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AEL Updates

Learn about the Idaho Maryland Mine Project

Dear Friends and Aligned Organizations:

RE: Community information workshop on the Idaho Maryland Mine Project. To register go to:

An environmental impact report is being prepared for the proposed REOPENING OF IDAHO-MARYLAND MINE. The Community Environmental Alliance Foundation(CEAF) invites you to PLEASE GET INVOLVED AND INFORMED.  To that end, tonight Thurs., Dec. 17, 2020, you are invited to join the Community Environmental Advocates Foundation for a virtual community meeting (via ZOOM at 6:00PM) to learn about the potential impacts of the Idaho-Maryland Mine. Special guest speakers for this session are Sol Henson from San Juan Ridge Taxpayers Association and Gary Pierazzi, East Bennett Road Resident. They will be doing a special presentation on the impacts to neighborhood wells and proposed mitigations. In this session, you’ll learn more about: • The potential impact and risk to neighborhood wells from the Idaho-Maryland Mine • Siskon Gold Corporation’s mine on the San Juan Ridge that was forced to shut down in the 1990s and lessons that can be applied today • Recommended talking points • A new CEA Campaign website and outreach tools

FYI: For those who are unaware, this mine is located near the intersection of Bennett/Brunswick/Greenhorn Road in Nevada County. The proposal is for a 24/7 operation that could potentially go on for some 80 years.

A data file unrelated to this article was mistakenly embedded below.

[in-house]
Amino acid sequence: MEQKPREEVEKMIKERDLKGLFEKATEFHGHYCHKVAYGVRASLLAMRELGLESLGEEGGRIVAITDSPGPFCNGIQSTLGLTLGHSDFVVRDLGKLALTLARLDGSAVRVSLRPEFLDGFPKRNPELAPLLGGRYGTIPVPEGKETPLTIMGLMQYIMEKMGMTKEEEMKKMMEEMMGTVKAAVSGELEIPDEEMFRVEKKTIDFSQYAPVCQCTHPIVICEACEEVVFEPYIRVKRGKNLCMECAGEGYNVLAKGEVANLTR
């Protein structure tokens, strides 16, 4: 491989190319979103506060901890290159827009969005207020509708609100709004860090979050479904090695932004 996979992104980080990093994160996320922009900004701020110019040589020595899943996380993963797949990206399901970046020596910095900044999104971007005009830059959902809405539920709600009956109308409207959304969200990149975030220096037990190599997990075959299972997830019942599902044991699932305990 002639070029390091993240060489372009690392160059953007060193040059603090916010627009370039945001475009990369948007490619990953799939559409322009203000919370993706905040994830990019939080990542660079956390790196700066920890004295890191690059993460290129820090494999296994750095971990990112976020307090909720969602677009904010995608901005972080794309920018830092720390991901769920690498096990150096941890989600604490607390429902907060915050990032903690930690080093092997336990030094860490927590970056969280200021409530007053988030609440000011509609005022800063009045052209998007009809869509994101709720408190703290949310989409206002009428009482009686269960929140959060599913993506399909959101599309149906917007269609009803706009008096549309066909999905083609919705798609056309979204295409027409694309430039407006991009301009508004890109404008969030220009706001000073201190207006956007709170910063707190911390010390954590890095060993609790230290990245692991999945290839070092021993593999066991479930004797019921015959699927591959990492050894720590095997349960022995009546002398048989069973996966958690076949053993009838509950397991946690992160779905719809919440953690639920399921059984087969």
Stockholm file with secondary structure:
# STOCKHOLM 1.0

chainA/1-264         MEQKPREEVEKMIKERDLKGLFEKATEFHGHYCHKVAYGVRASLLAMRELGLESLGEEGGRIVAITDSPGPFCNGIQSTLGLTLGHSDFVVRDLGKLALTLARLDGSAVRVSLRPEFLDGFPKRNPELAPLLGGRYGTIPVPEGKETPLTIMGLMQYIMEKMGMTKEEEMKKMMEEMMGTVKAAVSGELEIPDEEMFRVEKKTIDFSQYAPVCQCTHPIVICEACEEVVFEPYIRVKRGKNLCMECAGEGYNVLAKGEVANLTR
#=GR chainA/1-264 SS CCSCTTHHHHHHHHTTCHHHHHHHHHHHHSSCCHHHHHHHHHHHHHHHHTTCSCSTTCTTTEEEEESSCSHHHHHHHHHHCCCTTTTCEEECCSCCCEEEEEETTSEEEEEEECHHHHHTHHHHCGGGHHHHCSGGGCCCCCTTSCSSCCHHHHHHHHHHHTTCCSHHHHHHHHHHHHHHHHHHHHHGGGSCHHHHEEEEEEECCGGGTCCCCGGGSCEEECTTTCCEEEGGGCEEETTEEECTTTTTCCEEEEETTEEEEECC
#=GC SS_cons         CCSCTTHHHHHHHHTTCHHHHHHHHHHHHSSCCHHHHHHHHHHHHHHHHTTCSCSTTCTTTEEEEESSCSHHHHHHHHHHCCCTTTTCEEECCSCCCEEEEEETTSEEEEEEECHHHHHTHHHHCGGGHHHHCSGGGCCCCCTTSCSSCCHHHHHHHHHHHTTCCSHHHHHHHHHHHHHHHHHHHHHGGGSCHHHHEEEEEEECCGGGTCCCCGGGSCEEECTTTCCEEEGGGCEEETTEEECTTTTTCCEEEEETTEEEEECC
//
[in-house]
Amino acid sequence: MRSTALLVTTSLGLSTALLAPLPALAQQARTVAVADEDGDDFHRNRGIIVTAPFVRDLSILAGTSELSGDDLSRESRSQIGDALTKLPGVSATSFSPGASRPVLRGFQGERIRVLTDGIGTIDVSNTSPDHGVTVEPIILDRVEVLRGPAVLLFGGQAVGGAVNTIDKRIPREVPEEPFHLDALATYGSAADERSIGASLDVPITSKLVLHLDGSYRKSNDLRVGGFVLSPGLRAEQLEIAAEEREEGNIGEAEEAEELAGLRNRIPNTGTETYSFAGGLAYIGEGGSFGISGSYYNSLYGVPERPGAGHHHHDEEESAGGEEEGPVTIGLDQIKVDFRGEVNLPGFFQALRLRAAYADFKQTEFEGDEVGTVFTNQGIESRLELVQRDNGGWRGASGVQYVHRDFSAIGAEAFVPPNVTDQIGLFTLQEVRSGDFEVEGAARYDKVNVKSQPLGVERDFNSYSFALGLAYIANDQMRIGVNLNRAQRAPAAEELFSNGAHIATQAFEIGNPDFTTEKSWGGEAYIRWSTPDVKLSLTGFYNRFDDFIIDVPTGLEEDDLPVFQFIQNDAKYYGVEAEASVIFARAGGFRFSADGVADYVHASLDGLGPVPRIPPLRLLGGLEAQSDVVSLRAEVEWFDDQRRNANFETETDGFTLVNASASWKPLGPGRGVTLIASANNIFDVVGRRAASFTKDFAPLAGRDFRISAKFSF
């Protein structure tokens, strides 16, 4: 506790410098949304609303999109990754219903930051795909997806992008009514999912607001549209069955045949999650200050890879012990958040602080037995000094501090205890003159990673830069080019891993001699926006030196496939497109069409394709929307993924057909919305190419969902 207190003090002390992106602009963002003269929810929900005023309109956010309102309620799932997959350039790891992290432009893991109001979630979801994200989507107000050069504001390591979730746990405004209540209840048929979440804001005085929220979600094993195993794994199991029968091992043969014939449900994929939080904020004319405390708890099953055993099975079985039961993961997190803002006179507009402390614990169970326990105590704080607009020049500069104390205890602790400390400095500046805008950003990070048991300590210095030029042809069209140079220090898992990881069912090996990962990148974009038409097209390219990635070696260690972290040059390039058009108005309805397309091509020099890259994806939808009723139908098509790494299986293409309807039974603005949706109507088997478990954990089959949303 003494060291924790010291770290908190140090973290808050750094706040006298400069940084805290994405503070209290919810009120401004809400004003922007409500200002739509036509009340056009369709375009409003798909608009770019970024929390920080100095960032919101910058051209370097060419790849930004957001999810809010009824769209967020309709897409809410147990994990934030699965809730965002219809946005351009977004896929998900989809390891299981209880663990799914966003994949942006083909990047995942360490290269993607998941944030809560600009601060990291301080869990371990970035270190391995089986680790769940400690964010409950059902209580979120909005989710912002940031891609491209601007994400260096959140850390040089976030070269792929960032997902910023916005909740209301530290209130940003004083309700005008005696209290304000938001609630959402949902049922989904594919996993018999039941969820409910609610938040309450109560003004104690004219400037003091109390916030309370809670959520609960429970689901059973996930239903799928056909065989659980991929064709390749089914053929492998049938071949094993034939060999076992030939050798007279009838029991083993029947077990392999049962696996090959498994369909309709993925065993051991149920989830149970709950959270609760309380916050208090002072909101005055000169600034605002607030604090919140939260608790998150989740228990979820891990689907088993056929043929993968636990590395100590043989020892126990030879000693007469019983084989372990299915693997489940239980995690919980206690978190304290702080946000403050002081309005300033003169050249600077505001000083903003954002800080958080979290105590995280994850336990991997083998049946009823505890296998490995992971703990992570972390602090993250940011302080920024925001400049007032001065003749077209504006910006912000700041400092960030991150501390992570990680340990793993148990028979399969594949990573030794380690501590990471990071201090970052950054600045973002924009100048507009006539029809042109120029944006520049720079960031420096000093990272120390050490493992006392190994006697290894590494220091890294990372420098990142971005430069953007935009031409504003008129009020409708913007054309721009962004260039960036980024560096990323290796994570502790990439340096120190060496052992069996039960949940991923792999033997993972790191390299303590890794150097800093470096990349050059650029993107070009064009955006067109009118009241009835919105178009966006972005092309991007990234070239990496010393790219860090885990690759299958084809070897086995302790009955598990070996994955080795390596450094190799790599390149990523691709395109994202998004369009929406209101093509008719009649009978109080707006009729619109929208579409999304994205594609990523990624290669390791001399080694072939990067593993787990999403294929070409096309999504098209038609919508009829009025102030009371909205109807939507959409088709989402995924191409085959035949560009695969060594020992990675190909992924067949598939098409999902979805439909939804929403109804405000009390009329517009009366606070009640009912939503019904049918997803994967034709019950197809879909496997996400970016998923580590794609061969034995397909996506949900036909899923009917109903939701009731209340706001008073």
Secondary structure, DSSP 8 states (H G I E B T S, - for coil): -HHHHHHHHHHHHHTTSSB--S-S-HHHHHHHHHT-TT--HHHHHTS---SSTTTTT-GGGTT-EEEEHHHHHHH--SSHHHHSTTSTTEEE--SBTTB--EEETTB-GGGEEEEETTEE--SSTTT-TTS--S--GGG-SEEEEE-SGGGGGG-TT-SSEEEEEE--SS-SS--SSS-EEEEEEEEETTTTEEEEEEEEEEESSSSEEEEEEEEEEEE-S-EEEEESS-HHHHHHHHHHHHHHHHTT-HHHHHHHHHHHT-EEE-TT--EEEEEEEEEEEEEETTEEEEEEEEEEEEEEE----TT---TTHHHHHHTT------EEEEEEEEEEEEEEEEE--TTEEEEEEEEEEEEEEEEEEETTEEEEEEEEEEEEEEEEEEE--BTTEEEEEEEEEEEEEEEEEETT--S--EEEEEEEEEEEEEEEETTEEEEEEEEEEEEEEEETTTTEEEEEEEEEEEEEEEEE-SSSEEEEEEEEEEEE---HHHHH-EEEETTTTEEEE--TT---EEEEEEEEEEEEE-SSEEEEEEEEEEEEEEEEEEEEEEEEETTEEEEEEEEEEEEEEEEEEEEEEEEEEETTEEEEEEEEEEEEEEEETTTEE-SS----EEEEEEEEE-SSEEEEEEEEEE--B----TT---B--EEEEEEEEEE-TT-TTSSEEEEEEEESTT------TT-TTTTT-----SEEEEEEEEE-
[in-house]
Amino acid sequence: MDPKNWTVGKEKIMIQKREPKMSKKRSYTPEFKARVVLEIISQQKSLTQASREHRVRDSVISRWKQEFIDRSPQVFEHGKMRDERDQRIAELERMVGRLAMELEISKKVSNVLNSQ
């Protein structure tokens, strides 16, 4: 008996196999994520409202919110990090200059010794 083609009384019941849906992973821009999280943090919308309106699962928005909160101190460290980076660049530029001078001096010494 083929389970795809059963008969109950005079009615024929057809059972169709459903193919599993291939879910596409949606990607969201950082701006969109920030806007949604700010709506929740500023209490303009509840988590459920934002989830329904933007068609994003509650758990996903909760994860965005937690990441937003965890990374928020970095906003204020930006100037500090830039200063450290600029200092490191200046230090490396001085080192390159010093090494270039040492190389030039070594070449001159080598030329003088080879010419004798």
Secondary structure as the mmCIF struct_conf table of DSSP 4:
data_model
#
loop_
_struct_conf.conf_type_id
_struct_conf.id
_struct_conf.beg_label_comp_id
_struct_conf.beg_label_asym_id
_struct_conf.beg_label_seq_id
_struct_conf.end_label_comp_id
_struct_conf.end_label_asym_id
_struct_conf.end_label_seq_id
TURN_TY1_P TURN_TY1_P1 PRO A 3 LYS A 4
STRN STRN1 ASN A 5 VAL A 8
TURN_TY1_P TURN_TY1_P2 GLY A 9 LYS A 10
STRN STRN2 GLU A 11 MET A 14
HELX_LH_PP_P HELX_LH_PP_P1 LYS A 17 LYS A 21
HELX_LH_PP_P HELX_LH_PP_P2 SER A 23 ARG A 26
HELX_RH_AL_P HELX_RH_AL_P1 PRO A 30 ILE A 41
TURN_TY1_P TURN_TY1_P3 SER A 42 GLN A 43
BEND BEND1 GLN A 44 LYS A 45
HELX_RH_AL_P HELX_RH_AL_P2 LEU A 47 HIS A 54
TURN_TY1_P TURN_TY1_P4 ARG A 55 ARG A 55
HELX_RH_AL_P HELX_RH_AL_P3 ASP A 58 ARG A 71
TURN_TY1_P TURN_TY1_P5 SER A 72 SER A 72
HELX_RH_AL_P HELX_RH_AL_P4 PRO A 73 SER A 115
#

A junior mining company from Canada has arrived in Grass Valley with an eye to reopen the Idaho-Maryland Mine- and so far Rise Gold Corp. has not made a good impression. They have a horrible environmental track record at their other mines and have already started breaking the rules in Grass Valley. Despite all this, in May, the Nevada County Board of Supervisors voted 5-0 to authorize the preparation of a Draft Environmental Impact Report (DEIR) to study the risks of re-opening the Idaho-Maryland Mine – a project led by Canadian Company, RISE Gold. If the mine were to open, it would compromise Wolf Creek and the Bear River in perpetuity.

One major issue to open the mine is the impact of dewatering the miles of underground tunnels, requiring pumping out 2,500 acre feet of groundwater into South Fork Wolf Creek initially, and then perpetually pumping 1.2 million gallons a day after that. All of this water must be treated to remove pollutants and the water treatment facility will have to operate in perpetuity to prevent discharge of contaminated water, even after the mine closes in 80 years. These high, artificial water discharges into the creek will disrupt the natural flow and temperature regime in the creek, disturbing the life cycles of the organisms that sustain the ecology of this riparian corridor. Wolf Creek’s impacts would wash down into the Bear River.

In addition to the impacts of the proposed dewatering, the plan indicates that a long stretch of the creek will be encased in pipes to act as an underground storm drain for the entire property. “We are concerned about the non-stop discharge of large amounts of water from the mine into the creek,” stated Jonathan Keehn of the Wolf Creek Community Alliance.  South Wolf Creek should not be treated like a storm drain.”  Keehn added, “We are concerned about chemical pollution from mining operations and about local wells becoming polluted or going dry.”

The mine site is adjacent to Wolf Creek in a quiet neighborhood.

To find out more/register for it, PLEASE go to:

CEA-NC Virtual Community Meeting Dec. 17, 6 PM: Potential Impacts of Re-Opening the Idaho-Maryland Mine

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